I’LL never look at Gary Barlow in the same way again.
Where once I scowled at his put-on X-Factor arguments, I will now rise to my feet and clap my hands like a member of an American evangelist’s congregation.
The reason for my love of the Barlow? He saved my fledging – and possibly one-off – ultra marathon career.
Having completed 32 of 38 miles of Sunday’s Three Peaks Ultra, I hit the hardest of brick walls.
The mud on the way to Maxton and alongside the River Tweed, the horrendous ascent of the Eildon Hills and the tarmaced roads in between it all had left me in tatters as I tried to negotiate the old Roman route of Dere Street.
It certainly felt like I was carrying the metal armour of a centurion as I stumbled towards Jedburgh, switching between walking and a very slow jog.
I needed some inspiration, so reached for my portable media player – also known as an iPod – and pressed play.
And there it was. Never Forget, the 1995 farewell track by the Manchester boy band. How it got on my iPod I have no idea, and the chances of me listening to it again are as likely as Lance Armstrong admitting he is a drugs cheat.
But the cheesy pop tune worked a treat. I fought off the pain and made it back to the finish line in seven hours, 44 minutes and 53 seconds to claim 34th place. With my target being eight hours, I was delighted with my effort.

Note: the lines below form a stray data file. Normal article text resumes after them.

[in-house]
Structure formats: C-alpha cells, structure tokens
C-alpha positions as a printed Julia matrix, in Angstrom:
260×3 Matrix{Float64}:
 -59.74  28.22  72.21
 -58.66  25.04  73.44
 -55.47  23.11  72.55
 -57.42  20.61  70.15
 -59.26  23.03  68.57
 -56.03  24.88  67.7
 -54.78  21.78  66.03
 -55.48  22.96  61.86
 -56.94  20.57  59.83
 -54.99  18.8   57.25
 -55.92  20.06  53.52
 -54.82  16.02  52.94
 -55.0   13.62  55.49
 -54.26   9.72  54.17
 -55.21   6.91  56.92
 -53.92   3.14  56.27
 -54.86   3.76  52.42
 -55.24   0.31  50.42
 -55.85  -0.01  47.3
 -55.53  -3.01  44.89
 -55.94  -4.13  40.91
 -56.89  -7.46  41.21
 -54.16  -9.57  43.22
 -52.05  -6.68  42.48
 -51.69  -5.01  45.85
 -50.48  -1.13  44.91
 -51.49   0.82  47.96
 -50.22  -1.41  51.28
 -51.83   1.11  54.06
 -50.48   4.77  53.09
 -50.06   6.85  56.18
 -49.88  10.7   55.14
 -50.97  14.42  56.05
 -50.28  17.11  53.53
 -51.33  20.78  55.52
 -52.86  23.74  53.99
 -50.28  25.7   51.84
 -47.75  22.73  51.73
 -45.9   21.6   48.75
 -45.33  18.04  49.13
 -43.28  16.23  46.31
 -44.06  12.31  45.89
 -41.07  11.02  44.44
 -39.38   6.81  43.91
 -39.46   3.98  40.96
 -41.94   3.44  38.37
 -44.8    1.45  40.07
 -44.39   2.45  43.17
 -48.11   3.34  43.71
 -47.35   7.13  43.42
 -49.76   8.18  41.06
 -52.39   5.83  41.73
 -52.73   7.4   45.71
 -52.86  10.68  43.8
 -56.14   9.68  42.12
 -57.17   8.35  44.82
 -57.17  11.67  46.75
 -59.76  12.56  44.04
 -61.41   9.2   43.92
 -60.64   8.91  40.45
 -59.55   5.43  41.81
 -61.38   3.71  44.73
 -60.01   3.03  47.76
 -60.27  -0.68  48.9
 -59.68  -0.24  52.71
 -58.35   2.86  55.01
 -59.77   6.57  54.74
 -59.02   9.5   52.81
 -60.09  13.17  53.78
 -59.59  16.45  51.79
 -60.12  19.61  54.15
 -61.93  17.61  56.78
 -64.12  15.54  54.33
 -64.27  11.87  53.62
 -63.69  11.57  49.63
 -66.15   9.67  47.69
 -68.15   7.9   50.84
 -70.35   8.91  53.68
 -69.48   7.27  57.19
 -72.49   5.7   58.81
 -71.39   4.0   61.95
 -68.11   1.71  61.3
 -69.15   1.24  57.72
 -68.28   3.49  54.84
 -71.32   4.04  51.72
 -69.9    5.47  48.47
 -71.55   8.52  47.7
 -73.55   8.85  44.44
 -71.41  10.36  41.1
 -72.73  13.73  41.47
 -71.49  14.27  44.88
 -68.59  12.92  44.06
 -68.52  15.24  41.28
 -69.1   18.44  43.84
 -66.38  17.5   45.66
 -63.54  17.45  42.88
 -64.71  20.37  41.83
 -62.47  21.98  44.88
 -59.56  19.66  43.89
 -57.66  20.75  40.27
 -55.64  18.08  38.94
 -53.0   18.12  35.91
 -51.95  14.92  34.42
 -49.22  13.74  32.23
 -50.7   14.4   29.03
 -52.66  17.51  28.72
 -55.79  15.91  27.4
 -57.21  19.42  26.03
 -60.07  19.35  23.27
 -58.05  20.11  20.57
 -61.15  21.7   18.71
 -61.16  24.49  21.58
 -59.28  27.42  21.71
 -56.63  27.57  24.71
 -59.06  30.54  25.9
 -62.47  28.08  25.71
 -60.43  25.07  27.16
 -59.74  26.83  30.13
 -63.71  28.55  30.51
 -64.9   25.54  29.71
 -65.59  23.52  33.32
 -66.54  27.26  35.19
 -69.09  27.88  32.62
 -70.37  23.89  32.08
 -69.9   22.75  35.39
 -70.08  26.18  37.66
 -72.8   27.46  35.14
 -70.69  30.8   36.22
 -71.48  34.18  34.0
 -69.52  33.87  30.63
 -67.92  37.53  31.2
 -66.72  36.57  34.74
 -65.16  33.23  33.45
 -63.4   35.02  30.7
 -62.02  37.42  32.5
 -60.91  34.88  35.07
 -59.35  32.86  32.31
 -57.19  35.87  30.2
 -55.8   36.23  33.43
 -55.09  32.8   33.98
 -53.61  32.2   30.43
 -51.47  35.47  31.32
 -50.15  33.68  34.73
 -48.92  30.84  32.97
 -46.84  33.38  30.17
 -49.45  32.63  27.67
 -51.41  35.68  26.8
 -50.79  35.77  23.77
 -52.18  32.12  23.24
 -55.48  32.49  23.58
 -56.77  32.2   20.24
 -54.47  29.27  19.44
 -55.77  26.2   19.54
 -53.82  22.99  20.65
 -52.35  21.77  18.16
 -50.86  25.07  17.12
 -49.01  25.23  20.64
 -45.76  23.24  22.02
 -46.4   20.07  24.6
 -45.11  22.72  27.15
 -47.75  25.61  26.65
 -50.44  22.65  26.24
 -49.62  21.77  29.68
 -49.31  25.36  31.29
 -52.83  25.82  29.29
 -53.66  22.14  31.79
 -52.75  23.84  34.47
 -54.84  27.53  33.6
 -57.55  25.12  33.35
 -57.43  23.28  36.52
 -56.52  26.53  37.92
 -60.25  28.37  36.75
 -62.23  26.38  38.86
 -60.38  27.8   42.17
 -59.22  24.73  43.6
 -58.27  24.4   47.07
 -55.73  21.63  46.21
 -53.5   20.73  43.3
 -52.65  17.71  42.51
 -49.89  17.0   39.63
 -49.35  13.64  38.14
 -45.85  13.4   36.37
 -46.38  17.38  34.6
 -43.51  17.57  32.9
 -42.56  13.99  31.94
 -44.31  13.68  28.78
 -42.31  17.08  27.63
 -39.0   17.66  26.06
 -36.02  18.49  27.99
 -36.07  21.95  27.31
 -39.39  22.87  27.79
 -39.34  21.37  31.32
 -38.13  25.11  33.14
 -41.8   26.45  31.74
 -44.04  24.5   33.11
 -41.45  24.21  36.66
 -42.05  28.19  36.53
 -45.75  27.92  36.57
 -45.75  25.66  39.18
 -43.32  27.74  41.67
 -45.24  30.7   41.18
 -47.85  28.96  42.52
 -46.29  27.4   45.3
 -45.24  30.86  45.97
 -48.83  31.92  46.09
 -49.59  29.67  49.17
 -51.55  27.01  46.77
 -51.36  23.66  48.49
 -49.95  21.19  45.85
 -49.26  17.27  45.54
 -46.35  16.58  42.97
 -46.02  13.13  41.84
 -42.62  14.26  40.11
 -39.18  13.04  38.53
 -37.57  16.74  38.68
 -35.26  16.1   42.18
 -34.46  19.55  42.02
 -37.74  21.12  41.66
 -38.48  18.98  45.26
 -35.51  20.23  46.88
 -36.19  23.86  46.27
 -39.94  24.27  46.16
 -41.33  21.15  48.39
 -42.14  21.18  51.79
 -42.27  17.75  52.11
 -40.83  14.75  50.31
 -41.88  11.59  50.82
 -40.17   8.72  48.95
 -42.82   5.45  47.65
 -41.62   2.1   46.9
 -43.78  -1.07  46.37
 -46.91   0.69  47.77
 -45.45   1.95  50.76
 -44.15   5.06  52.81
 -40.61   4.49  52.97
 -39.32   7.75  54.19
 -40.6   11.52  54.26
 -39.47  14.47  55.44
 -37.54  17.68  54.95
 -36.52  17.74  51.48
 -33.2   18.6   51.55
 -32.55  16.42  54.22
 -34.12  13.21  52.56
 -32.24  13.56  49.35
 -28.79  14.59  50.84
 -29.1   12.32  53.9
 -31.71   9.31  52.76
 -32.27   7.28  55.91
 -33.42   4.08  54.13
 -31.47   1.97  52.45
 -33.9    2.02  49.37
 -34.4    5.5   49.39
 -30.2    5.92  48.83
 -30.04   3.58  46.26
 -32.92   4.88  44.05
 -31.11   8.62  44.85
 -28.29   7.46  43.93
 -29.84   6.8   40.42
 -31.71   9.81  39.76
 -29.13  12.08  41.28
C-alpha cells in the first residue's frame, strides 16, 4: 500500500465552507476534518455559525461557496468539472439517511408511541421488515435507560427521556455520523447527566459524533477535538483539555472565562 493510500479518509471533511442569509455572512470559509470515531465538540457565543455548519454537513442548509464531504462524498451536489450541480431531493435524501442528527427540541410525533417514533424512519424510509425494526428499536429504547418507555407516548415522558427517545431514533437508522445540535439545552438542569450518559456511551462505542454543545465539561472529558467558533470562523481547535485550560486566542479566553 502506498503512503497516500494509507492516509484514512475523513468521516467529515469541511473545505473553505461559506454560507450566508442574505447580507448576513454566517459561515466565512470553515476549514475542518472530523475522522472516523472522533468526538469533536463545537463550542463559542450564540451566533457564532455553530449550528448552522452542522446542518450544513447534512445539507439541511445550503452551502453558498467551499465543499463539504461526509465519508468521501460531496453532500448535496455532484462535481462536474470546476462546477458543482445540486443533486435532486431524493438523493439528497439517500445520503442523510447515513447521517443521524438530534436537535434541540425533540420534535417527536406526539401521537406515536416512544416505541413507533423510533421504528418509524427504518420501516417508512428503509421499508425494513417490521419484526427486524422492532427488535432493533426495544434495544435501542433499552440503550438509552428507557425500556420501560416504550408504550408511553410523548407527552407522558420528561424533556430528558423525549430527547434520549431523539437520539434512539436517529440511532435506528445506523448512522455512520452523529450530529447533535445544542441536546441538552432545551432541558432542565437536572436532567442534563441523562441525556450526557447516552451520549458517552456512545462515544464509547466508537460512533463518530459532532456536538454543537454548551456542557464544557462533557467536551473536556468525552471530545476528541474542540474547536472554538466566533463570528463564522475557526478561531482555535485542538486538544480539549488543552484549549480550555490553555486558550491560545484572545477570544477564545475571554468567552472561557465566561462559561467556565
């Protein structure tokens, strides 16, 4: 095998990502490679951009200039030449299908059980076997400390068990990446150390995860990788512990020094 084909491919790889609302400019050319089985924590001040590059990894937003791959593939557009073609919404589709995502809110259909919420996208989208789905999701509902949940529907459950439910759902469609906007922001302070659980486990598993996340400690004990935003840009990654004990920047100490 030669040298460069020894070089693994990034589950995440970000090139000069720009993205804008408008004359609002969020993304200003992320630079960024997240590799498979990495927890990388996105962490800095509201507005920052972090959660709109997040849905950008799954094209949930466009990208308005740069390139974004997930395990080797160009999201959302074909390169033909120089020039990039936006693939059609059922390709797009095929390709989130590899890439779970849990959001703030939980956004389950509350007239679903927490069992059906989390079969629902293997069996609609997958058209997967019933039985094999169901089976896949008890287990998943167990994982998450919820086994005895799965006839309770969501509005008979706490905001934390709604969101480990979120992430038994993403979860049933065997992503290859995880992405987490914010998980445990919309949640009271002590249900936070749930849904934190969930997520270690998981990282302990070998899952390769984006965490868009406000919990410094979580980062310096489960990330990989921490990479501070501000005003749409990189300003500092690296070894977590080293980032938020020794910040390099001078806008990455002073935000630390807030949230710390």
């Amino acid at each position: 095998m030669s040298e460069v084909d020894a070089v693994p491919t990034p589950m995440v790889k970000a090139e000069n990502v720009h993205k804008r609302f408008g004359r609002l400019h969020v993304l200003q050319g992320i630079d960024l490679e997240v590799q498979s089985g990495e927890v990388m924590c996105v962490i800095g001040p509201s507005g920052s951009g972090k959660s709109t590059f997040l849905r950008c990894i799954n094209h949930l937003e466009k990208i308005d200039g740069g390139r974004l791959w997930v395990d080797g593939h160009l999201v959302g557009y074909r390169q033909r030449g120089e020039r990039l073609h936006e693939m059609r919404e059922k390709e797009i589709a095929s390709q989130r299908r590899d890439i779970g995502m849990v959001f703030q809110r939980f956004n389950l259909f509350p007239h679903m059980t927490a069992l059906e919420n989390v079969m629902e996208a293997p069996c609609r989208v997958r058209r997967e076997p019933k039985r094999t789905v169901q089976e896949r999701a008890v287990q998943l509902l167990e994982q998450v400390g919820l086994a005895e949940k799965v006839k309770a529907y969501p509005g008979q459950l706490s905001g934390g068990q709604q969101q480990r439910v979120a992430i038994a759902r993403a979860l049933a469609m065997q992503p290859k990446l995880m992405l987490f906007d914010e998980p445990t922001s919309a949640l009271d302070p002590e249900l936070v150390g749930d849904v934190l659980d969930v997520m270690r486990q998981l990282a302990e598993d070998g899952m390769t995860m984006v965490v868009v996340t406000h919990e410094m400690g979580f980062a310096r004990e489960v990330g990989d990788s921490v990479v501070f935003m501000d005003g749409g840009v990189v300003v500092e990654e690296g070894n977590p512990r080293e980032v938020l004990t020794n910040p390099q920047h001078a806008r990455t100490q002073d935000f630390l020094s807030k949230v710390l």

As I hobbled the last few miles, I vowed I would never do an ultra marathon again. But in the days since, and despite the whole body pain I have endured in the aftermath, I can see myself taking on another of these ultimate endurance tests.
The support of spectators clapping and cheering you around the course was genuinely heartwarming.
My fellow endurance runners were good fun as well, whether discussing if we were lost or if the mud we were caked in would make us look younger.
And I have also raised hundreds of pounds for the Rowan Boland Memorial Trust, which will hopefully help a young Borderer climb the ladder in their chosen sport.
So watch this space for my next ultra marathon challenge. I’ll certainly Never Forget my first.